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Newspaper columnist: A dirty job, but somebody has to do it

Ok, I admit it. My professional life is hell.

It is such tough, physical work, pounding one’s fingers on a keyboard. It is so demeaning, calling a congressman or a corporate executive and having to wait seconds – sometimes minutes – for him or her to come to the phone. It is intensely dreary, doing a job that opens doors into fascinating peoples’ lives, from all walks of life.

What a drag it is, gathering information and weaving it into a story that may help readers to better understand the community in which they live and the people who live in it. I can’t stand it, having the privilege and the power – as H.L. Mencken famously overstated – to comfort the afflicted and to afflict the comfortable.

But seriously: Here I was, thinking I am the luckiest guy in the world. Only to find out that I, and my journalistic brethren, labor at the worst job in America. If I hadn’t read it on, I would never have believed it.

The job-search site just released its annual ratings of 200 careers. Weighing salary, stress and job prospects, its analysts came to the conclusion that “newspaper reporter” comes in dead last – behind such worthy but uncoveted professions as lumberjack and oil rig worker.

I am not sure about lumberjack. But having logged time back in the day driving a cab, pumping gas and stocking store shelves, I can confidently state that writing a newspaper column runs laps around any of them.

OK, I get it. These are trying times for journalists. Unlike in the pre-Internet age, there are plenty of ways for people to get information other than the daily newspaper. There have been cutbacks, and some have raised doubts about print journalism’s future. Reporters routinely double as videographers, bloggers and tweeters, with not a pay raise in sight.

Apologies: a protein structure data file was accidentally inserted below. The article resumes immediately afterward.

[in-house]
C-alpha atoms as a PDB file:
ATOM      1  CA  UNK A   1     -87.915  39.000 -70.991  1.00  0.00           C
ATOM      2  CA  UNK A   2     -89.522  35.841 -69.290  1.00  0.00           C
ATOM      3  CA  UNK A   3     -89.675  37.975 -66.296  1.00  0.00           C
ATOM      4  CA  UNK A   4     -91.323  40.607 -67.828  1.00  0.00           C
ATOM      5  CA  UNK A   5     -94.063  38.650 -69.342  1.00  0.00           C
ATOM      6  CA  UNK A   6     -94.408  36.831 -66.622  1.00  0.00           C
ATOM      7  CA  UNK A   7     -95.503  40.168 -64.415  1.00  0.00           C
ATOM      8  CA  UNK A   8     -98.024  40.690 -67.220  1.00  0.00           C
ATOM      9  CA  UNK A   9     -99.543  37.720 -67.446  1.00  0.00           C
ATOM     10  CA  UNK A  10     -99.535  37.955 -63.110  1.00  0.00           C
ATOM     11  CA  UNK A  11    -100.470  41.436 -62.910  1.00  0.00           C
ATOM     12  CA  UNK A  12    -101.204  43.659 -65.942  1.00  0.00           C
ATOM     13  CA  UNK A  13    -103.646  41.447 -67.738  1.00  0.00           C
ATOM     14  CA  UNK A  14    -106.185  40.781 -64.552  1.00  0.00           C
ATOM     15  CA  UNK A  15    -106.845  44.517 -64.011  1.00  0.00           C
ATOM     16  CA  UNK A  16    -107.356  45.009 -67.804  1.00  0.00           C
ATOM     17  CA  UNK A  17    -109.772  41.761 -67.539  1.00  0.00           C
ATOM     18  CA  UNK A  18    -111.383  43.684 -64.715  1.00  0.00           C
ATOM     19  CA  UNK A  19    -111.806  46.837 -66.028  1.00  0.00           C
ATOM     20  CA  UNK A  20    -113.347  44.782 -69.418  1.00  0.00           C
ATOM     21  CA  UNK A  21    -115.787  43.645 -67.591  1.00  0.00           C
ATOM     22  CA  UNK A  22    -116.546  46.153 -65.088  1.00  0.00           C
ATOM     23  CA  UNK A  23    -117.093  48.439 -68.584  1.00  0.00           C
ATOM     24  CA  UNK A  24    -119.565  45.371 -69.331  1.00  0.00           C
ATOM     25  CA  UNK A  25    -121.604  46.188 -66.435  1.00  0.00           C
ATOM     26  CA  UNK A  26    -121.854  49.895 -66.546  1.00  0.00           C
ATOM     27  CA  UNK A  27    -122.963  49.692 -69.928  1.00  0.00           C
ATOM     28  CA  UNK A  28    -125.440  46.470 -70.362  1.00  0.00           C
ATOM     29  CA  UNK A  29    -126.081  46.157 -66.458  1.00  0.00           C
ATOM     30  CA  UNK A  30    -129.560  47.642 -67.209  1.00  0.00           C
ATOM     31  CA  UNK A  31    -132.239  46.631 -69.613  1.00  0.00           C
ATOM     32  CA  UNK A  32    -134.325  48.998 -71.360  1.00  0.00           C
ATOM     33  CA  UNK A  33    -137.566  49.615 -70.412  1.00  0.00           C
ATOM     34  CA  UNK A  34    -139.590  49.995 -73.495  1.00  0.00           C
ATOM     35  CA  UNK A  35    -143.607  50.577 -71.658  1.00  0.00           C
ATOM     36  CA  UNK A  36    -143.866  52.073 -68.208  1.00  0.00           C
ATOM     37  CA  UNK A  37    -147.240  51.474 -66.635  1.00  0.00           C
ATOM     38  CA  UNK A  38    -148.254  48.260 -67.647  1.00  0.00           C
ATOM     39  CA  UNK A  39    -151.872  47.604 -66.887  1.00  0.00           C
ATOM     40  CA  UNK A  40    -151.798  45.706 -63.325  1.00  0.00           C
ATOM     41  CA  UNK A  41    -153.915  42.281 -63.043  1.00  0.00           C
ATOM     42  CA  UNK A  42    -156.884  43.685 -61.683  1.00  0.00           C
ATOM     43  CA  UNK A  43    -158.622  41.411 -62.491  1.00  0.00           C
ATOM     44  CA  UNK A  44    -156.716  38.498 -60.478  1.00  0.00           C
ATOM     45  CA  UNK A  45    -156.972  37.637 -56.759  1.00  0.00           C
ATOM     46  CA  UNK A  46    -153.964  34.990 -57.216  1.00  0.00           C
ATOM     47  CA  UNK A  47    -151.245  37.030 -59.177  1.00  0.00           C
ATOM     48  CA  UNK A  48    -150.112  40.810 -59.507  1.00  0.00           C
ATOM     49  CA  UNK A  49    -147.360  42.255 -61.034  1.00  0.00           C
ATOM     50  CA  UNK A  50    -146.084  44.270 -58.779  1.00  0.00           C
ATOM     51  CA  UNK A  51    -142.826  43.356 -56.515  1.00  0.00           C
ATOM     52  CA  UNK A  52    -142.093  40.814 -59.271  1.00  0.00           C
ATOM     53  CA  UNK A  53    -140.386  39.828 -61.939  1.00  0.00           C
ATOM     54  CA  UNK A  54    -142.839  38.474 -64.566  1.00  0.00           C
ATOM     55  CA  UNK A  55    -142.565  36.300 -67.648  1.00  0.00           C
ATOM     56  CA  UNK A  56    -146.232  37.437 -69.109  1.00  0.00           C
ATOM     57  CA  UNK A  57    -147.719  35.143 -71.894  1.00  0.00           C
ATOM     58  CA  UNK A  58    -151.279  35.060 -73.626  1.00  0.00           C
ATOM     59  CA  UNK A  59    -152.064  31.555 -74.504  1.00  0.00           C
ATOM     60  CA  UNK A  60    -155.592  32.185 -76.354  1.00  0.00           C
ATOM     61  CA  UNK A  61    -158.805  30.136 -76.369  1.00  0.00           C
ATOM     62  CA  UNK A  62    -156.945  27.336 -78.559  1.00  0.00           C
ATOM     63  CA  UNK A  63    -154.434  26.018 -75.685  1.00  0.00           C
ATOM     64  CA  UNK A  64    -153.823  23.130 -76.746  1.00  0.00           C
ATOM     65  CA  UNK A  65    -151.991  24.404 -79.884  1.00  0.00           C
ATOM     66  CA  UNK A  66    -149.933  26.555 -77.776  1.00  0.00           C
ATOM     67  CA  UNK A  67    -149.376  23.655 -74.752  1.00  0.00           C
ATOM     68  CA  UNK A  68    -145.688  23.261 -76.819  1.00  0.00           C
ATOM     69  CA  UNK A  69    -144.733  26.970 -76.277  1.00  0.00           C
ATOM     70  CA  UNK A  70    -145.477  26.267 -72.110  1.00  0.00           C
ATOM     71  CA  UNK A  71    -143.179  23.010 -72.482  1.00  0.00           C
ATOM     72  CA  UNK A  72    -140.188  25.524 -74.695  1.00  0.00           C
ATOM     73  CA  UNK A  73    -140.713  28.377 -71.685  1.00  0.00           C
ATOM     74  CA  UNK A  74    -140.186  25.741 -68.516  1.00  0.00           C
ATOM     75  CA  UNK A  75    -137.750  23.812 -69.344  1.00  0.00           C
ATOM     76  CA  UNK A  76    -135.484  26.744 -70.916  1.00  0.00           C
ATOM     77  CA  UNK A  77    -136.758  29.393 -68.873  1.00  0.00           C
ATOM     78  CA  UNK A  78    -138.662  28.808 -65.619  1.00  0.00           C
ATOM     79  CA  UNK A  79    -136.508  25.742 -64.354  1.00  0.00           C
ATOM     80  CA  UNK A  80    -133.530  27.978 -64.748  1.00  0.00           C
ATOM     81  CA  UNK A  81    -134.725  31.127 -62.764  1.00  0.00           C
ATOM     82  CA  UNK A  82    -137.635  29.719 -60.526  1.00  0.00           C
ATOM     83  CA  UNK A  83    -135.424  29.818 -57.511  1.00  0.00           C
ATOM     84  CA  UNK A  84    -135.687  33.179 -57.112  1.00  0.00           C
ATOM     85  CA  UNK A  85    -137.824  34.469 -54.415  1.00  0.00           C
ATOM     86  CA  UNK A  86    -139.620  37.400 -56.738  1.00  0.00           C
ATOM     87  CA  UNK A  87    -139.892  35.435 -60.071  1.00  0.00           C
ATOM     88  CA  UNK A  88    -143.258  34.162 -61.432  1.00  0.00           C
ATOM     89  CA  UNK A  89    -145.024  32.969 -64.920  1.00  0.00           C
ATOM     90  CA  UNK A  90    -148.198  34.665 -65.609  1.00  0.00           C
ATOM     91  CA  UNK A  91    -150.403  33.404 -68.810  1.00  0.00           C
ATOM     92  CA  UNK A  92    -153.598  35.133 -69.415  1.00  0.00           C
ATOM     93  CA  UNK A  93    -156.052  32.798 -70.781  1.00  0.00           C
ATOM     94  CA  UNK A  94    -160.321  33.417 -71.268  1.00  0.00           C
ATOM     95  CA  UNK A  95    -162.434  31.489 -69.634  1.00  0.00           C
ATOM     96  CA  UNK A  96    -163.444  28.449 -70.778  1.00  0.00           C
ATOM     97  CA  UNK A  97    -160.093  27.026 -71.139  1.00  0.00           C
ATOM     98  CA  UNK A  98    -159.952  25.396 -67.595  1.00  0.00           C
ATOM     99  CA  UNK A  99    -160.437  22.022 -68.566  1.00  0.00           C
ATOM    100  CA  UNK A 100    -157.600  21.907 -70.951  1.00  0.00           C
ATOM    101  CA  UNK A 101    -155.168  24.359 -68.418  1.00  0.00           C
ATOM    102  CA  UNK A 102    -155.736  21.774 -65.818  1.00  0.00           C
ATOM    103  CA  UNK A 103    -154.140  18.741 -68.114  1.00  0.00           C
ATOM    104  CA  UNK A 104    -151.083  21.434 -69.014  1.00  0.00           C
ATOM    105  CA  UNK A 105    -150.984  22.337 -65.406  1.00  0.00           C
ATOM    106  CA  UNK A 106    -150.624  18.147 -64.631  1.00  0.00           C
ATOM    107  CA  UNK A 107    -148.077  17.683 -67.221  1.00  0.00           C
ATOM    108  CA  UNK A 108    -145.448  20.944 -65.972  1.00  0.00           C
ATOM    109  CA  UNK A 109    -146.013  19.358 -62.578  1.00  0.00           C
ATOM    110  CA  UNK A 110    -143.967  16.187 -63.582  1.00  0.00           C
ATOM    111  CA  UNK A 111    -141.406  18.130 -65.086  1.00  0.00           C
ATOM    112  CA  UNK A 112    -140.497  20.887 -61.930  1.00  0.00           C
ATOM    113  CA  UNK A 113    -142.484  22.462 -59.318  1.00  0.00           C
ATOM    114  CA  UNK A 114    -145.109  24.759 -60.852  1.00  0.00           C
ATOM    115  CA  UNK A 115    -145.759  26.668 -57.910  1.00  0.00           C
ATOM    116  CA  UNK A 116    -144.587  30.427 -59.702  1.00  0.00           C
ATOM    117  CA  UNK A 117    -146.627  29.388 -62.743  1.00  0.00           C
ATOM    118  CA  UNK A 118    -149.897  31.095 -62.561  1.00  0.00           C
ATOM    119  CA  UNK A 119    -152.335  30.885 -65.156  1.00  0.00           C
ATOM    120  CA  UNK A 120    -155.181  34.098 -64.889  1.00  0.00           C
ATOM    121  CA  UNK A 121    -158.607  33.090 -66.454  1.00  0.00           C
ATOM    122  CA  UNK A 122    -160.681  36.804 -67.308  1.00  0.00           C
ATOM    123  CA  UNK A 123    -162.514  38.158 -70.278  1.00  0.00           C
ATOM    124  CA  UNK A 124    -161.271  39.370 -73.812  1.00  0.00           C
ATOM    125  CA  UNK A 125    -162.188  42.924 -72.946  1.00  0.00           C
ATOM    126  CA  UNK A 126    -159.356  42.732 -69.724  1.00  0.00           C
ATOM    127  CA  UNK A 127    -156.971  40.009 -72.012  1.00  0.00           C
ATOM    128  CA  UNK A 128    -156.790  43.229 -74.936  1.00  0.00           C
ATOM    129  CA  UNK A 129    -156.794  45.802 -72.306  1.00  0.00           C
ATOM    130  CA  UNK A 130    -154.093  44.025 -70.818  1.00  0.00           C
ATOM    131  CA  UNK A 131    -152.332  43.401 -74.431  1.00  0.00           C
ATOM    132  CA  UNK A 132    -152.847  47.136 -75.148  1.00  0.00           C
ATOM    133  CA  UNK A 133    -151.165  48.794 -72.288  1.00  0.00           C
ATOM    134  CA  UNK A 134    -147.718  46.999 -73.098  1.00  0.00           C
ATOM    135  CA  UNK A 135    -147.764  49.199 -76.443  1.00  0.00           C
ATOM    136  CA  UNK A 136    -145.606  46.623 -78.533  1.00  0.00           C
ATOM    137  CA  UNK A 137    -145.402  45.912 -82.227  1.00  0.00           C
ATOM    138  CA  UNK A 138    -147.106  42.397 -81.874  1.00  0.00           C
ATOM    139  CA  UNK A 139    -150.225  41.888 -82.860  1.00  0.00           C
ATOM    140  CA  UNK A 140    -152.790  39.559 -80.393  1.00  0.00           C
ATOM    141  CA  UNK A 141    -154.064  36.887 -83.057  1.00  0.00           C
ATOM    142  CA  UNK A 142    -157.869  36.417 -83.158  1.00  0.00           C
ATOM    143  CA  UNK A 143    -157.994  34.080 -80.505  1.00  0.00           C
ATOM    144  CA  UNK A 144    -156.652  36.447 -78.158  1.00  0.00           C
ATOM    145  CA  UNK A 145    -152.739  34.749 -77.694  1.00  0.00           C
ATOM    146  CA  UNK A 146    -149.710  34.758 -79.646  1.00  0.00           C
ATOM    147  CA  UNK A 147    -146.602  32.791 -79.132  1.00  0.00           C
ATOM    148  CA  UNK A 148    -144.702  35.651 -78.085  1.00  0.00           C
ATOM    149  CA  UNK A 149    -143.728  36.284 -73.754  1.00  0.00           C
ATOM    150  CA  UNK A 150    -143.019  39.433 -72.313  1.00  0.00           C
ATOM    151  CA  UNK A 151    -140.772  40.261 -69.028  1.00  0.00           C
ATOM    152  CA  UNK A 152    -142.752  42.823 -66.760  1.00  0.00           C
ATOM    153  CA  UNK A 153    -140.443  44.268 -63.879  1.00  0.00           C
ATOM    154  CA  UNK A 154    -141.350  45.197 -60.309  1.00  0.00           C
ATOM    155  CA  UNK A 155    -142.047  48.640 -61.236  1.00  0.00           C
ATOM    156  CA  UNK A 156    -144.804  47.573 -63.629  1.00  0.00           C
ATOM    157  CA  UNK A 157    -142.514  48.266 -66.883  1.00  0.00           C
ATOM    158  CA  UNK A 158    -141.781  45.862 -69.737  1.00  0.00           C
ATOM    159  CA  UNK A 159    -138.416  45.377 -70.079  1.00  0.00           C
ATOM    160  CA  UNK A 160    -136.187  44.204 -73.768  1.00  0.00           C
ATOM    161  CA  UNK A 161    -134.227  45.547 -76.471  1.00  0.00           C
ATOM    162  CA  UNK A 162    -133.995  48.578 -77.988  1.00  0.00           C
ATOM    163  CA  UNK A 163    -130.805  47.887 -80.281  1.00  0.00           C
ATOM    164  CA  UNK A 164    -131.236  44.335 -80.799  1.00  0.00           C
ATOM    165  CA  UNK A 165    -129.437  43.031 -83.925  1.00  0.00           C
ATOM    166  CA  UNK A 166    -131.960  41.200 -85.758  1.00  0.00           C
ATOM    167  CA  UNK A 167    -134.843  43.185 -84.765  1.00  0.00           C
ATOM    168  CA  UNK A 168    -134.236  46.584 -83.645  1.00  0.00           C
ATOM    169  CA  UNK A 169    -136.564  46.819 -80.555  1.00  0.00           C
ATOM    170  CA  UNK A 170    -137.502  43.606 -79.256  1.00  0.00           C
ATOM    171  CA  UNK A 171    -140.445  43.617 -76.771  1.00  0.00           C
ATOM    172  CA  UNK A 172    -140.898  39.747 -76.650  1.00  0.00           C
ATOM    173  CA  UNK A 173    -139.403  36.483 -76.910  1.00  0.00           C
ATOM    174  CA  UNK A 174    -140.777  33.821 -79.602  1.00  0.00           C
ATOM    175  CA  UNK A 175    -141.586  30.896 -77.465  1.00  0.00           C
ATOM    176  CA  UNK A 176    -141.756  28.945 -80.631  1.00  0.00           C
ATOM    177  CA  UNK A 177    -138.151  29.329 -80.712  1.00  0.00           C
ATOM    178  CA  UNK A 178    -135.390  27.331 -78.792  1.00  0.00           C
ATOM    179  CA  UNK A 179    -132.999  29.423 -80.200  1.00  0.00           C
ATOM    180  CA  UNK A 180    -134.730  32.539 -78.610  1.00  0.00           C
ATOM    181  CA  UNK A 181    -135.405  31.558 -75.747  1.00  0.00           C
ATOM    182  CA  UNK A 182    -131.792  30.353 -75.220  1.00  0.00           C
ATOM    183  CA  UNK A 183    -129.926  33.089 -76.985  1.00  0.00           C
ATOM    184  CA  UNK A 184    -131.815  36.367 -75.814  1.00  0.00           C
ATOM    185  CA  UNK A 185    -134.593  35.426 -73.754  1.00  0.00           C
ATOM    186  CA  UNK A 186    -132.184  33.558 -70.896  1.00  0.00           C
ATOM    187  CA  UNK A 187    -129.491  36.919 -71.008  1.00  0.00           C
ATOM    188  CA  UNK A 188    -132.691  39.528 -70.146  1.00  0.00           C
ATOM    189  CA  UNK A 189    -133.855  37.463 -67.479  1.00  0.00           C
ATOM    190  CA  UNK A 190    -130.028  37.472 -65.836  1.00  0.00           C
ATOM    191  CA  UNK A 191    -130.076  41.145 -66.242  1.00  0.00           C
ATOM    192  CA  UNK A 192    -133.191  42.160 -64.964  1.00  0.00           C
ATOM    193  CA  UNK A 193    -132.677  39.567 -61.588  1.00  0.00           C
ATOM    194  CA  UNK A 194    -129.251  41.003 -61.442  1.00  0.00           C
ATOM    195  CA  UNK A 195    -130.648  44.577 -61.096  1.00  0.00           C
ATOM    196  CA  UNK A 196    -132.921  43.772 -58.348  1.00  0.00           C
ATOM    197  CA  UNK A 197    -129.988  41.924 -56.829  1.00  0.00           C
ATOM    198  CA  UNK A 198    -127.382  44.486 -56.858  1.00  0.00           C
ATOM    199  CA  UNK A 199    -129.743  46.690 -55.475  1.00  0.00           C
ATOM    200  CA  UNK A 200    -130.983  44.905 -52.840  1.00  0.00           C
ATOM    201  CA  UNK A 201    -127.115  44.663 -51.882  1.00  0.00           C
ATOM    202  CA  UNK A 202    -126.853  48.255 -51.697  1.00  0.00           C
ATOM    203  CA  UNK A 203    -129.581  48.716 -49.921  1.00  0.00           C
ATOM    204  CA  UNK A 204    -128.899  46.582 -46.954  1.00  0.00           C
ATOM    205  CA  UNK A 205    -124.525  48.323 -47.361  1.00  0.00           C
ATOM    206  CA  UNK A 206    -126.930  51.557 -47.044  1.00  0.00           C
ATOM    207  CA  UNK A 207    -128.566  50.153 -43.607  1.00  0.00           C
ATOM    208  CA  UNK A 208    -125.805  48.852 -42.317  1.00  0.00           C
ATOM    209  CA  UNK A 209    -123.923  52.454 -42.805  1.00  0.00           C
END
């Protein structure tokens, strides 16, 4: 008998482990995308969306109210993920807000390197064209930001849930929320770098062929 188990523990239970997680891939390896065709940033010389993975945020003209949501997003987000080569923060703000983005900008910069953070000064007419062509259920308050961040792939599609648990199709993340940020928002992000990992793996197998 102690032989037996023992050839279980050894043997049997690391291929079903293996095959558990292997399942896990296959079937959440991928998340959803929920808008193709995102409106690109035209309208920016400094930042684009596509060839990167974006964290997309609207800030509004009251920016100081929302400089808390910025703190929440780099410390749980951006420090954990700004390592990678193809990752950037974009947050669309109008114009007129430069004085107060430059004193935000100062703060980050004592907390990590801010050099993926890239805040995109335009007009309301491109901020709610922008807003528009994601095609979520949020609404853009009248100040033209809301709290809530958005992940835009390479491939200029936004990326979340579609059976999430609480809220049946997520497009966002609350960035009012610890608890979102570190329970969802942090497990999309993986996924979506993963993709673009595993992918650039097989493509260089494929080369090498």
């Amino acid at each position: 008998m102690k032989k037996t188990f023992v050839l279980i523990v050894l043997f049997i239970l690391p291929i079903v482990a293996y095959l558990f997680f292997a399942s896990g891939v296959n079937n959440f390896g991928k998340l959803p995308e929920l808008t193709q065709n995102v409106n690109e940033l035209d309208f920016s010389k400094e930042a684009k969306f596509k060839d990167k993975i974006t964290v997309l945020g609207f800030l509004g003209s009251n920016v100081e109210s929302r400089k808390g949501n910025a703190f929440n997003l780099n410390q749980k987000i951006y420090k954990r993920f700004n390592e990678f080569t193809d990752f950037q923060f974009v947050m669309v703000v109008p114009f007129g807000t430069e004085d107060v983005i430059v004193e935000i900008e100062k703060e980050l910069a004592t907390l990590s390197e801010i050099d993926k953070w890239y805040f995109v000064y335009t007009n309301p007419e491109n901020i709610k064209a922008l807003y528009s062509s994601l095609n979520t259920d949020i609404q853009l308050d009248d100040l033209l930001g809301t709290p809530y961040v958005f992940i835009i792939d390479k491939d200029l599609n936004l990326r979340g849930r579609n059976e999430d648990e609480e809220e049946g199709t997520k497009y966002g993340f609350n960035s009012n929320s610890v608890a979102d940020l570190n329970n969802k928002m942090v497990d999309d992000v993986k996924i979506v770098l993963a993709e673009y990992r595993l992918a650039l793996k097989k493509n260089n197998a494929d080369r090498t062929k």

As a columnist, I generally do not – unlike reporters – fret about getting beaten on a story or labor to unearth information about ethically challenged politicians. In that sense, journalistic life is easier for columnists. Plus we get to dispense unsolicited advice on a variety of subjects and have the power and the platform to shame public officials who act contrary to the public good. Nice work, if you can get it.

The specific challenge for any columnist is regularly writing stuff that – to varying degrees – is entertaining, enlightening, witty, heart-tugging, thought-provoking and provocative. No pressure there, particularly when an identifiable photo conveniently runs with every piece. This allows readers the opportunity to convey their constructive criticism not just through cyberspace, but at parties, on supermarket lines or during other chance encounters. Or, more happily, to share some positive reinforcement. Either way, it comes with the territory.

Having said that, I would not trade what I do for anything.

Truth is, there is no “best” or “worst” job, merely a job that works for you. A physical guy who loves the outdoors will likely enjoy life as a lumberjack, No. 9 on the “10 Worst” list.

Me, I’ll take journalist. Times may be tough, but it is, was and – to my mind – ever will be a great gig. No matter what says.